The issue of local body restructuring is pushing Nepal into a major political crisis

Oct. 4, 2016, 5:45 p.m. Published in Magazine Issue: Vol 10, No 5, October 7 (Asoj 21, 2073)

An angry mob snatched the bundles of paper from government officials, who in Fikkal Village of Ilam district, 600 kilometers east of Kathmandu, collecting the views of the people on the restructuring of local bodies on behalf of the Local Body Restructuring Technical Committee.

“This is a question of our life and death. If the government presses on its own, people will revolt against the political parties. Who are they to carve out our villages from Kathmandu?” asked a Rameshwor Sharma, a local civil society member.

Expressing dissatisfaction with the recommendation made by Local Body Restructuring Technical Committee, the locals of Yasok, Ranigaun and Syabrumba VDCs picketed District Development Committee Office in Panchthar.

The committee had earlier recommended Mehelbote of Angsarang as the centre of Kammayak village assembly; although Yasok, according to disgruntled locals, is better suited since it is equipped with necessary infrastructure and government buildings.

Political activists, civil society members and stakeholders from the VDCs thronged the office using 83 motorbikes and three pick-up vans in the protest.

Durga Prasad Bamjan of Syabrumba VDC said that the district level leaders and Local Development Officer unilaterally proposed Mehelbote as the centre without consulting locals and other stakeholders. “The decision is myopic and against the interest of the locals,” said Purna Khadka of Ranigaun.

Receiving a memorandum, Acting Local Development Officer Bhanu Bhakta Baral said that he would send the memorandum to the Local Body Restructuring Commission as it is.

The demonstrators chanted slogans against the recommendation and marched to the office of the Nepali Congress, the CPN –UML, the CPN-MC and Limbuwan Party, among others.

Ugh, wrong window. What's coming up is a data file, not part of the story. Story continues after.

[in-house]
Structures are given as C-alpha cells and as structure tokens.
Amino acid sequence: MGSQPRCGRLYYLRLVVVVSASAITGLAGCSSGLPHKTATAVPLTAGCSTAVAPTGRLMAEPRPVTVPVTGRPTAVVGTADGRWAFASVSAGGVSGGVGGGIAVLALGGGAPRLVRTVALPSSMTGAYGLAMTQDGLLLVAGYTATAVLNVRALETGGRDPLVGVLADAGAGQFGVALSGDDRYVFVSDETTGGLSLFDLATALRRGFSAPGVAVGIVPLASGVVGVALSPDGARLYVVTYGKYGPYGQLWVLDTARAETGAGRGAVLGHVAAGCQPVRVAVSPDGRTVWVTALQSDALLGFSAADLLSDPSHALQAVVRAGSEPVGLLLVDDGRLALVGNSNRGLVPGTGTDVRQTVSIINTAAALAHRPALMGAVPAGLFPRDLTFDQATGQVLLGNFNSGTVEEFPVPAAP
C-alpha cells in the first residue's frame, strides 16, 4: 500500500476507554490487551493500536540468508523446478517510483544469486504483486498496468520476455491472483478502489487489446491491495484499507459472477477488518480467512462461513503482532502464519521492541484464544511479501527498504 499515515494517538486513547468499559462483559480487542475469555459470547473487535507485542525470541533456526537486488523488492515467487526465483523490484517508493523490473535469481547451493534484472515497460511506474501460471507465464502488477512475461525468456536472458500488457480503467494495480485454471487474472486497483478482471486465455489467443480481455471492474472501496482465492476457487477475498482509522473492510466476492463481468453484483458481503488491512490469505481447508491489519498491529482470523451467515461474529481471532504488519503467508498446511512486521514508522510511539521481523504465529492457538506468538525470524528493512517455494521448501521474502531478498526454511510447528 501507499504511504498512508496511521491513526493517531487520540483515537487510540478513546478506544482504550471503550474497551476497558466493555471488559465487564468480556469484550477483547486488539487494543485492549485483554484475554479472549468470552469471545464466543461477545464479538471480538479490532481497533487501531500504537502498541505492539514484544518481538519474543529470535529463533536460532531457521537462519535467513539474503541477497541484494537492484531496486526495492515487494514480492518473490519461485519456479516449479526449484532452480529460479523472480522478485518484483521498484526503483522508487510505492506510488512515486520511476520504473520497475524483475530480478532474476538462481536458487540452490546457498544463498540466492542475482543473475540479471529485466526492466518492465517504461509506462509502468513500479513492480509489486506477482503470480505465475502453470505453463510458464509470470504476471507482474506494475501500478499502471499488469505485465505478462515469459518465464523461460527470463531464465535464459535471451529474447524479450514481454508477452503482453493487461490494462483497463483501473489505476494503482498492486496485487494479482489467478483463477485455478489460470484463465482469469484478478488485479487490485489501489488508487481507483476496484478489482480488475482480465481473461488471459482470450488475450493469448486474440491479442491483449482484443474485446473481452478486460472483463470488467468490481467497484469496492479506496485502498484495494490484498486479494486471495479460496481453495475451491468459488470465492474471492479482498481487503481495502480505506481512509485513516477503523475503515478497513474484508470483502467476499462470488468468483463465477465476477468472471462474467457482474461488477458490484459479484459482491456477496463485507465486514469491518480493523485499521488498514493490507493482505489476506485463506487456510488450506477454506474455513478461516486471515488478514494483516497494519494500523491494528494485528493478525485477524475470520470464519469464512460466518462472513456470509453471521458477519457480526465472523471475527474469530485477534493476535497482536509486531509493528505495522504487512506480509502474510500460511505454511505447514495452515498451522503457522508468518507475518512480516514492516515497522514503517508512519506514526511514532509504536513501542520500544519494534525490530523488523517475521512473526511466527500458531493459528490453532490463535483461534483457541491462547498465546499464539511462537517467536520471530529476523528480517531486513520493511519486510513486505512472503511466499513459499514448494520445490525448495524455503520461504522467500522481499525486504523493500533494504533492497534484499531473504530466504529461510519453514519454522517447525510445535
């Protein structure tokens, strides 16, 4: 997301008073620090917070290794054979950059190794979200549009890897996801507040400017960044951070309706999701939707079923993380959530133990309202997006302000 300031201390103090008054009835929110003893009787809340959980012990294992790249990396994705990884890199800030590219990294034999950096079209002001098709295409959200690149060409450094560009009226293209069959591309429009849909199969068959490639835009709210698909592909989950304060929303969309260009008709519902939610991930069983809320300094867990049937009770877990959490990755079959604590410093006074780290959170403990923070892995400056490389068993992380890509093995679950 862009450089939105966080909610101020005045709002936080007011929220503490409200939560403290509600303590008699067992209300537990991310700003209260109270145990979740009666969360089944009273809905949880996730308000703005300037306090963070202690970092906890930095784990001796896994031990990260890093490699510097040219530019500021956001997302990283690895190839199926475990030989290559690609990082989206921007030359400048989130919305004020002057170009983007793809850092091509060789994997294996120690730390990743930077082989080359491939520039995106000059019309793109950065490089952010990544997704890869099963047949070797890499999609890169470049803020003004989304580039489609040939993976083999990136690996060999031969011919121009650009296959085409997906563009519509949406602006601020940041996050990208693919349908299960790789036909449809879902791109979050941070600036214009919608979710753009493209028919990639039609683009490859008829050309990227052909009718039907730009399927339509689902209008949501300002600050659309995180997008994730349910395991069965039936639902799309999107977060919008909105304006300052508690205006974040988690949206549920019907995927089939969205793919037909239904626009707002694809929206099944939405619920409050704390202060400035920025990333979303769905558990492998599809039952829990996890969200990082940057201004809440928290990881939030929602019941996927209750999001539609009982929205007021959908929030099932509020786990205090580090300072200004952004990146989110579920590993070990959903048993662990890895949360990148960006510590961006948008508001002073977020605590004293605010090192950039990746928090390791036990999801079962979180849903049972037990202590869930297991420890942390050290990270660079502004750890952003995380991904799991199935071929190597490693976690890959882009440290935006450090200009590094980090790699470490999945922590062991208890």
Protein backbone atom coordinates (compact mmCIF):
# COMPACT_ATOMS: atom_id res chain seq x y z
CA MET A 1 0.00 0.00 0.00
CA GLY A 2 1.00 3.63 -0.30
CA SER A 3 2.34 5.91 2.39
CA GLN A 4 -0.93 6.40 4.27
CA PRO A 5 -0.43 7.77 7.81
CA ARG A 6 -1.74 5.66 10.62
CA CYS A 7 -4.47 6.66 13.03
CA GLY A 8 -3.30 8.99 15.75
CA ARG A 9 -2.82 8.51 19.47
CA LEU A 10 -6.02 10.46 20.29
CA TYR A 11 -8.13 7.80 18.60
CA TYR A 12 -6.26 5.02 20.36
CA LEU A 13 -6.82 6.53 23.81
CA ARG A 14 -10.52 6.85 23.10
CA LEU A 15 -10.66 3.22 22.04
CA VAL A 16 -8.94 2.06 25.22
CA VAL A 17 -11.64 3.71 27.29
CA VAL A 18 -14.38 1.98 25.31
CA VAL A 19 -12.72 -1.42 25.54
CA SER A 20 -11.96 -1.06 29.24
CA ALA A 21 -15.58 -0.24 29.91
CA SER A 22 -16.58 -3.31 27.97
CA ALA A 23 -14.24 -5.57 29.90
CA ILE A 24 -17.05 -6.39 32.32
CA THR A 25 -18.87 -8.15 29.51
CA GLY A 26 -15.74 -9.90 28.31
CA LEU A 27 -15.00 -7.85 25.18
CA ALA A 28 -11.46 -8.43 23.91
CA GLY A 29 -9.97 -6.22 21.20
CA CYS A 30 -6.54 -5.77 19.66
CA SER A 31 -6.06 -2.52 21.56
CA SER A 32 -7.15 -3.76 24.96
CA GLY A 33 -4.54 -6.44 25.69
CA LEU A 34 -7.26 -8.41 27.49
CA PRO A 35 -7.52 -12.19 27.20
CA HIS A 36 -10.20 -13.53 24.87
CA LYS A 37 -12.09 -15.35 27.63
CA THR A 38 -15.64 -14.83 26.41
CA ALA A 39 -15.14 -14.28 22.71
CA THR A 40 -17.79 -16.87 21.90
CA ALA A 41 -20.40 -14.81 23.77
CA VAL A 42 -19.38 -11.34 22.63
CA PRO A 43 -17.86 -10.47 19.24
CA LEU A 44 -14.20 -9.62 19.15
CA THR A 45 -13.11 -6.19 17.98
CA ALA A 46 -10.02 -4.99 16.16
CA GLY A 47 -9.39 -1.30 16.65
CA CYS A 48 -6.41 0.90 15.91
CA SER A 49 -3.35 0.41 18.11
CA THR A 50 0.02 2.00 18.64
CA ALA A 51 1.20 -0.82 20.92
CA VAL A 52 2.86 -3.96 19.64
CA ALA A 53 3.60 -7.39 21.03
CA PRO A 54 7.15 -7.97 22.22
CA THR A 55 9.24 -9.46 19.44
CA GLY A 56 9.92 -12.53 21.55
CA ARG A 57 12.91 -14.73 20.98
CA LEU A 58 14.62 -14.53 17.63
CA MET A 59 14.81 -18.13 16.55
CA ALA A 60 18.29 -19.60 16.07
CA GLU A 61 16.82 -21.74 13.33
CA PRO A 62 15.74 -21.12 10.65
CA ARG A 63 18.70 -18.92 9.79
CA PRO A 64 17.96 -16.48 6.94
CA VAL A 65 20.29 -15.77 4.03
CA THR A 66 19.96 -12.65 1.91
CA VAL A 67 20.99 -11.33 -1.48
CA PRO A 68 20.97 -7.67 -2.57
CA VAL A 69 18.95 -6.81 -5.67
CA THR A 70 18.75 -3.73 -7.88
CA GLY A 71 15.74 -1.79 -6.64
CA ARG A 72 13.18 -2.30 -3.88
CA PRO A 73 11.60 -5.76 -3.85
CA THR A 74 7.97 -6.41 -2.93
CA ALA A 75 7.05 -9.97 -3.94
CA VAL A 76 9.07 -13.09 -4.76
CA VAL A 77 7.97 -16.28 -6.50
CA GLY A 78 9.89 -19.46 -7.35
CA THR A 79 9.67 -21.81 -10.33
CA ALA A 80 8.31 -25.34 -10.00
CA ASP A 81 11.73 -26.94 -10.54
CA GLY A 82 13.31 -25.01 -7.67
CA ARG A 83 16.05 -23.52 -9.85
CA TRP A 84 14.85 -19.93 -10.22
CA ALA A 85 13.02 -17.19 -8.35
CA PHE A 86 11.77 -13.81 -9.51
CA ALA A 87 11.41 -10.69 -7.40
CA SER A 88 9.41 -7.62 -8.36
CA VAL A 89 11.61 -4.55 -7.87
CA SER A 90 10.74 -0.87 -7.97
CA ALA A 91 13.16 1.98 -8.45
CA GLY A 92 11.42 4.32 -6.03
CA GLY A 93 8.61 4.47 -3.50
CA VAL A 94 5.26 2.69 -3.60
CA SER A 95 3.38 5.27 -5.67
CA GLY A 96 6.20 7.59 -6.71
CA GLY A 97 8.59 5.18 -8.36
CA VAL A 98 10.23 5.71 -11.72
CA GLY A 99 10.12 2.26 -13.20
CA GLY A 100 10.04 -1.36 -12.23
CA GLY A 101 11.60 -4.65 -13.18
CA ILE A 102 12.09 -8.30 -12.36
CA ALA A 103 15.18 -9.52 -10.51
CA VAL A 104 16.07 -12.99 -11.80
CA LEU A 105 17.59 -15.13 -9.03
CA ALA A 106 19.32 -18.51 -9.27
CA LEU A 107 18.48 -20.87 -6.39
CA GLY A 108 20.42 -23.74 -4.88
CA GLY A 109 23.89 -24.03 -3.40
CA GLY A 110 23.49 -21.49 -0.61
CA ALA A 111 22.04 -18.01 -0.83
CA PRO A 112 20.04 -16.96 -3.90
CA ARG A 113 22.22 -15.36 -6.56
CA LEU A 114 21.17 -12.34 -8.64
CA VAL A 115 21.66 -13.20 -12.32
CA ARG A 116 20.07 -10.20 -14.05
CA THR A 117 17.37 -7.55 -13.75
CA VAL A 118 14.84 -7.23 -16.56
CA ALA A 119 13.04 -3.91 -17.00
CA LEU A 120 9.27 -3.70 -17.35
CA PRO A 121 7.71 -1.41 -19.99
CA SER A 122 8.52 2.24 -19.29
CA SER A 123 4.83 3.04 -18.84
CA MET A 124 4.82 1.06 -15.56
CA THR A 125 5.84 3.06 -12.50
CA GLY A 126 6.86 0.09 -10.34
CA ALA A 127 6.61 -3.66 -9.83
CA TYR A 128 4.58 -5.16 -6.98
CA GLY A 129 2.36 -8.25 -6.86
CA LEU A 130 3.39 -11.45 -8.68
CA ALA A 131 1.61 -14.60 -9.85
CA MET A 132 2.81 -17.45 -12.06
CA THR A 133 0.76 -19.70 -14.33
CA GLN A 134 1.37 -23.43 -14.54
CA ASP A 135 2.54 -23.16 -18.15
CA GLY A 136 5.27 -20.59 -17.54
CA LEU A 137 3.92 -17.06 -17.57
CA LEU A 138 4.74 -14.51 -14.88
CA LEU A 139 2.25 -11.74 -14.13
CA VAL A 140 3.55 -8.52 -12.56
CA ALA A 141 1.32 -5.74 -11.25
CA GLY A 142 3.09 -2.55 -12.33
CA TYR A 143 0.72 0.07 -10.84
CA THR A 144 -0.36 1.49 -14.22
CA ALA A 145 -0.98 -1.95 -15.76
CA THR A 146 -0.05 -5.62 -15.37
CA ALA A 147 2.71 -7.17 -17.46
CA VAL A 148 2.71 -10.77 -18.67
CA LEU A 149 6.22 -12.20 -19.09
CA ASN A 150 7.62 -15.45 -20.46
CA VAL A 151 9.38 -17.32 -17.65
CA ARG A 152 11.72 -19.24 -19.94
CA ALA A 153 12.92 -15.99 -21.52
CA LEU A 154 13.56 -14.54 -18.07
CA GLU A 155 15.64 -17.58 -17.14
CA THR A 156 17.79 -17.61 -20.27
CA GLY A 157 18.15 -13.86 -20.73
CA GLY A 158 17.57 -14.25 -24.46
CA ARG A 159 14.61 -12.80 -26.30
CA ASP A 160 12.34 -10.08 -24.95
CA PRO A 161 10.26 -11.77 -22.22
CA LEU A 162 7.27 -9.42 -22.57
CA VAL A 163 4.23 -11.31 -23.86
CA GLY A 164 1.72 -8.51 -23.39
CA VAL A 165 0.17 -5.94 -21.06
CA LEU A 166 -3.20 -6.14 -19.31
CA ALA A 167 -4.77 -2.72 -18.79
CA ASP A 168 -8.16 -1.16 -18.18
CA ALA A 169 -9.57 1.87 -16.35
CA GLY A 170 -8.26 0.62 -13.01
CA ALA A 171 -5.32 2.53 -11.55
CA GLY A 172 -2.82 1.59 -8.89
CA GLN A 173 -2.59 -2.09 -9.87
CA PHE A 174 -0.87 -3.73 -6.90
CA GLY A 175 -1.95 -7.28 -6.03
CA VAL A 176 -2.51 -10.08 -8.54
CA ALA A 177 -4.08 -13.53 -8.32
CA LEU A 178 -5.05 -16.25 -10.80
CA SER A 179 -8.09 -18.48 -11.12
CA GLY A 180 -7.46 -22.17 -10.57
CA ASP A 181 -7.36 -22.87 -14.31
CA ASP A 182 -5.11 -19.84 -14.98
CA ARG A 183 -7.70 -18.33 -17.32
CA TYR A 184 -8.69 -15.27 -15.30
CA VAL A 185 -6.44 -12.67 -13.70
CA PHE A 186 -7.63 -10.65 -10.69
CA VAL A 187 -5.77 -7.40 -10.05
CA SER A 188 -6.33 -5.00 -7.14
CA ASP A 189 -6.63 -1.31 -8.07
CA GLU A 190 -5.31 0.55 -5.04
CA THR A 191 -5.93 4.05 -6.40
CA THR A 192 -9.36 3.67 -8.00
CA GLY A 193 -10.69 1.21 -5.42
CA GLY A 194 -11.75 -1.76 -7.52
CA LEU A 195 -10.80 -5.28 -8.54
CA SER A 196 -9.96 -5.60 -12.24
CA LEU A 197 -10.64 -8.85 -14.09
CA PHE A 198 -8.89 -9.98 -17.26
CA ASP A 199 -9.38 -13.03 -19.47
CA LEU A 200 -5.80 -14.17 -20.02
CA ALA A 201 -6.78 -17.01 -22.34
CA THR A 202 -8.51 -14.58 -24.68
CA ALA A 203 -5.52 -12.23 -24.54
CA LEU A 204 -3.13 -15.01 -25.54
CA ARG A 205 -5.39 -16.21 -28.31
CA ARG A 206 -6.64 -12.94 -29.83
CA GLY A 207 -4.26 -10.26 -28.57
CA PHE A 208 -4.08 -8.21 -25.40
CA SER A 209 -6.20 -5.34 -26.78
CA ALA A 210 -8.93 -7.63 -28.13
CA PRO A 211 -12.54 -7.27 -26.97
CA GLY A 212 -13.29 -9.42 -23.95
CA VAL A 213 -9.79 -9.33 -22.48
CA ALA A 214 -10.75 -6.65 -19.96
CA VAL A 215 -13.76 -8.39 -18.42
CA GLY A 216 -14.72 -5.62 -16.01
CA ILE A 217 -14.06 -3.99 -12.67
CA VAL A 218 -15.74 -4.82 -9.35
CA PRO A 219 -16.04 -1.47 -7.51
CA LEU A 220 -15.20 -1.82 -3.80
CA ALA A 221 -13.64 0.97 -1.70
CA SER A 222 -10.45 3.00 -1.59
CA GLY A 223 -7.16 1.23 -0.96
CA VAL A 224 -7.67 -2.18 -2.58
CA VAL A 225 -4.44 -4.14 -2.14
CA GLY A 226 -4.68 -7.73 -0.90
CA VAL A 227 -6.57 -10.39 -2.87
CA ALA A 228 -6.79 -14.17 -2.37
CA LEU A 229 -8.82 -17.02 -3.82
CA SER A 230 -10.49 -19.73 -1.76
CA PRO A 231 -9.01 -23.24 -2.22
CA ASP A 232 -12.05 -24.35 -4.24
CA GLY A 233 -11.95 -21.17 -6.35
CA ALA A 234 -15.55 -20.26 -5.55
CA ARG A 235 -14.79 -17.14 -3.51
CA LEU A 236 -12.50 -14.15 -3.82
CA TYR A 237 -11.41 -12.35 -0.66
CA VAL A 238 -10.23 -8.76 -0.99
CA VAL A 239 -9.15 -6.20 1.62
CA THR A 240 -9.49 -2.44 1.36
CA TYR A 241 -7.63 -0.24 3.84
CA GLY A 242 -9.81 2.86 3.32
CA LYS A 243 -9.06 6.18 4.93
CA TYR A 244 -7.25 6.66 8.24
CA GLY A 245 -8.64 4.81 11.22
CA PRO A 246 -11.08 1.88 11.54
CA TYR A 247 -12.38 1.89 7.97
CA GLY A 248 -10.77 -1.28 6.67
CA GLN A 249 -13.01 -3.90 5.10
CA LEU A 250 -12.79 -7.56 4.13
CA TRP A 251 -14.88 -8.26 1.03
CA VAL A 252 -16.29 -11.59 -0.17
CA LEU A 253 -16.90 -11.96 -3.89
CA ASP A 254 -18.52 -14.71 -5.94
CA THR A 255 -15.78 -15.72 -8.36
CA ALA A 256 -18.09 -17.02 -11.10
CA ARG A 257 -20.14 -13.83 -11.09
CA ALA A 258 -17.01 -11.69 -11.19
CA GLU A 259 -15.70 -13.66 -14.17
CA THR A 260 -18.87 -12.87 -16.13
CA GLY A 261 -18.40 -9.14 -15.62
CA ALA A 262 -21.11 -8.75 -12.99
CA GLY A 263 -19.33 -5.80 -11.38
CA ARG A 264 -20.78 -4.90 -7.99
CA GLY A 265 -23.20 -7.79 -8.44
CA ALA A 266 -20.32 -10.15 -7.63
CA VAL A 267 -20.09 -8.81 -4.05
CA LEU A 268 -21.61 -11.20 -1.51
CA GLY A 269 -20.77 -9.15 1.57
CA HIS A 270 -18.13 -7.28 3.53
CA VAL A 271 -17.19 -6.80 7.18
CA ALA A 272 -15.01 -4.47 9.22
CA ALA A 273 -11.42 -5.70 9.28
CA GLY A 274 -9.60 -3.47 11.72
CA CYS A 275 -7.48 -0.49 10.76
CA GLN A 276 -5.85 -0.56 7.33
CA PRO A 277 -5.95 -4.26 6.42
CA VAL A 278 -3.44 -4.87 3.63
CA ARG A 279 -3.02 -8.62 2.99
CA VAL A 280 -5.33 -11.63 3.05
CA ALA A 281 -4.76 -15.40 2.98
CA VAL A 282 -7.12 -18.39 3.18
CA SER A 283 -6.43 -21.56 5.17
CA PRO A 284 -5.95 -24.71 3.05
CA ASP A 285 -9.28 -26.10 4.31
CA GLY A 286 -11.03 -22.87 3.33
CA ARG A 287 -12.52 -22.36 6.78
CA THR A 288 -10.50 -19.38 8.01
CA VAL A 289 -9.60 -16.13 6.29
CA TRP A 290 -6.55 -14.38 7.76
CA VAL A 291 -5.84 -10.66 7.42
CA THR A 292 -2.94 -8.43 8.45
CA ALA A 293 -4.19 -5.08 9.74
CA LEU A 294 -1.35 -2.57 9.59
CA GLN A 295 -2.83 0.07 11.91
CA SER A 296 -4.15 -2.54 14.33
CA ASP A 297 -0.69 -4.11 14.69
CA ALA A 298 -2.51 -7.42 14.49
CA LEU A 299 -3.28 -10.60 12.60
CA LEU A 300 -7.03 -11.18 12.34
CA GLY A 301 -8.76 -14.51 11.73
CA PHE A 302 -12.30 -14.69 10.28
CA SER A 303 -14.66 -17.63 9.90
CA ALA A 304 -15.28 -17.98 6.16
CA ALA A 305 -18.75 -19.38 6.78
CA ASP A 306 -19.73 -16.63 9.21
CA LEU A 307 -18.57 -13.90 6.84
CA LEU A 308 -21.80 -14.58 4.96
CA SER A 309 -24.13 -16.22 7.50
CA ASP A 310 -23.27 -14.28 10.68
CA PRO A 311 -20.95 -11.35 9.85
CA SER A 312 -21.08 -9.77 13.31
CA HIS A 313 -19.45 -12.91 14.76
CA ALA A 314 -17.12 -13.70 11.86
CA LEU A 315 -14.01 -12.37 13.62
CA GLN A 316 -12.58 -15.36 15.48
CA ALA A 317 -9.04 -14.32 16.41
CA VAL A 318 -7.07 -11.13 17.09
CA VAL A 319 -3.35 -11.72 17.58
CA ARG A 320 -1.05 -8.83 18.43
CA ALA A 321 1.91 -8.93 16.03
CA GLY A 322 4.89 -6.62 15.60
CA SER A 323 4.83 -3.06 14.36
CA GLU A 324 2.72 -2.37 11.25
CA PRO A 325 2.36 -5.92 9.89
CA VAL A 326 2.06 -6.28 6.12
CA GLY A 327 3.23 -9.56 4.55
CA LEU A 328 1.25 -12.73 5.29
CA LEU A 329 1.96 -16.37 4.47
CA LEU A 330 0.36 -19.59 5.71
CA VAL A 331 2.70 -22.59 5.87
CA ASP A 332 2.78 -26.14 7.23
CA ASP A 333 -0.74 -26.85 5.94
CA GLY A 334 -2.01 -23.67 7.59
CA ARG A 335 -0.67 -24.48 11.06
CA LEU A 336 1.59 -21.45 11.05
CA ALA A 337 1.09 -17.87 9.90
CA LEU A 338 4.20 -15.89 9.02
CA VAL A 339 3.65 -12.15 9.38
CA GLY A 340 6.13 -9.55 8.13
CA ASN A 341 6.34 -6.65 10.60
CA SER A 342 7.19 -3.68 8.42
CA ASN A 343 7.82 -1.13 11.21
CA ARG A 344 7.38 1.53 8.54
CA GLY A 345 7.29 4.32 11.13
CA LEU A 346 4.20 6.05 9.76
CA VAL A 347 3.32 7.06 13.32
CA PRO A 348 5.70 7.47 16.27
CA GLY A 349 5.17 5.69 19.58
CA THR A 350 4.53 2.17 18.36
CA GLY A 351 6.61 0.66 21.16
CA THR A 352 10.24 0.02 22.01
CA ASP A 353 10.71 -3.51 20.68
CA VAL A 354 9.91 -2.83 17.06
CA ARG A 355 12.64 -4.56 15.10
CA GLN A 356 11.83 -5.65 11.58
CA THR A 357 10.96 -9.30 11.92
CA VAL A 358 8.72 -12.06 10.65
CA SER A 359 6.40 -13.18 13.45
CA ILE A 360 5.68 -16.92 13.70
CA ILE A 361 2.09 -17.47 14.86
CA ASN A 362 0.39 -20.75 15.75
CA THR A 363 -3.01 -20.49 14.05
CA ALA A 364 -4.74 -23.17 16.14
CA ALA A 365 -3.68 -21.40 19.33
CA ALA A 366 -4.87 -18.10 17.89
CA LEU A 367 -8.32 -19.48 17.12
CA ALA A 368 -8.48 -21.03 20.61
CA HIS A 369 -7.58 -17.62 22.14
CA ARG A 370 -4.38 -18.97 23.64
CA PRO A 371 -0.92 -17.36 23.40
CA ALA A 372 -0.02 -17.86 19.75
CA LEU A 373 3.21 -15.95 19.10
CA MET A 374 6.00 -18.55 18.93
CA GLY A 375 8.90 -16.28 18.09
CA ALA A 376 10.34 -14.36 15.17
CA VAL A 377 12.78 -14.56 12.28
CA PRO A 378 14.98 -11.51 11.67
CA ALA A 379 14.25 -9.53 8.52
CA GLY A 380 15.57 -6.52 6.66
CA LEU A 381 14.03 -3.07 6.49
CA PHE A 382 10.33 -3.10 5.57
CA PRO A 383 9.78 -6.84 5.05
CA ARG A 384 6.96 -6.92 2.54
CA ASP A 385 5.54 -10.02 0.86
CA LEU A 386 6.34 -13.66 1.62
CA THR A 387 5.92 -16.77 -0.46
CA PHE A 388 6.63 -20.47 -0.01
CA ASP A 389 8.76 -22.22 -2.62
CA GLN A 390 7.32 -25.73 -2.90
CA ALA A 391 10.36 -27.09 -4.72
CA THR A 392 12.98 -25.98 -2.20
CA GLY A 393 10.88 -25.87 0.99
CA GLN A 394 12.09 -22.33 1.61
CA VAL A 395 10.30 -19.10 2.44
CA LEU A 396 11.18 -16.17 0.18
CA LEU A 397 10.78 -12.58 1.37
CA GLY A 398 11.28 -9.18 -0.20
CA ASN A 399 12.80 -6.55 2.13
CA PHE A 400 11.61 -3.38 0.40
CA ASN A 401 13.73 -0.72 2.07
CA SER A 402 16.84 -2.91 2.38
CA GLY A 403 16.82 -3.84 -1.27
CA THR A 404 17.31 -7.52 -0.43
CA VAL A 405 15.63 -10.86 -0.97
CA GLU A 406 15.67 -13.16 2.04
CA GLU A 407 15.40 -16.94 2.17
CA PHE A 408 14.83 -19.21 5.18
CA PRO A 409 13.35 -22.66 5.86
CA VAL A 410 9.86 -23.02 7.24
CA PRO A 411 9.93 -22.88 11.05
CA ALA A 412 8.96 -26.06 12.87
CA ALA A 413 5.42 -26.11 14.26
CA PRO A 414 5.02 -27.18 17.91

Similar sentiments are there all over the country. As the Madhesh-based parties protested, the restructuring process in Terai districts is yet to take a shape. As disputes are intensifying across Nepal, the committee is preparing to write the report.

“Except from a few districts, we are receiving positive reports. We are now in the process of finalization and we will submit the report by the end of month,” said chairman of the commission Balananda Paudel.

However, the Ministry of Local Development and Federal Affairs sees the situation differently. Out of 75 districts, there are disputes in almost all districts over the issues of boundary and numbers of local bodies.

The Commission, which has proposed 556 local bodies, is sticking to its own proposal. However, political parties have different views. Nepali Congress and Maoist leaders want to increase the number and CPN-UML has sided with Commission. However, Madheshis are not taking part in the debate.

At a time when the three political parties are imposing their terms, people are coming out with their own modalities. If things do not change, the country may be likely to go into a prolonged course of conflict.


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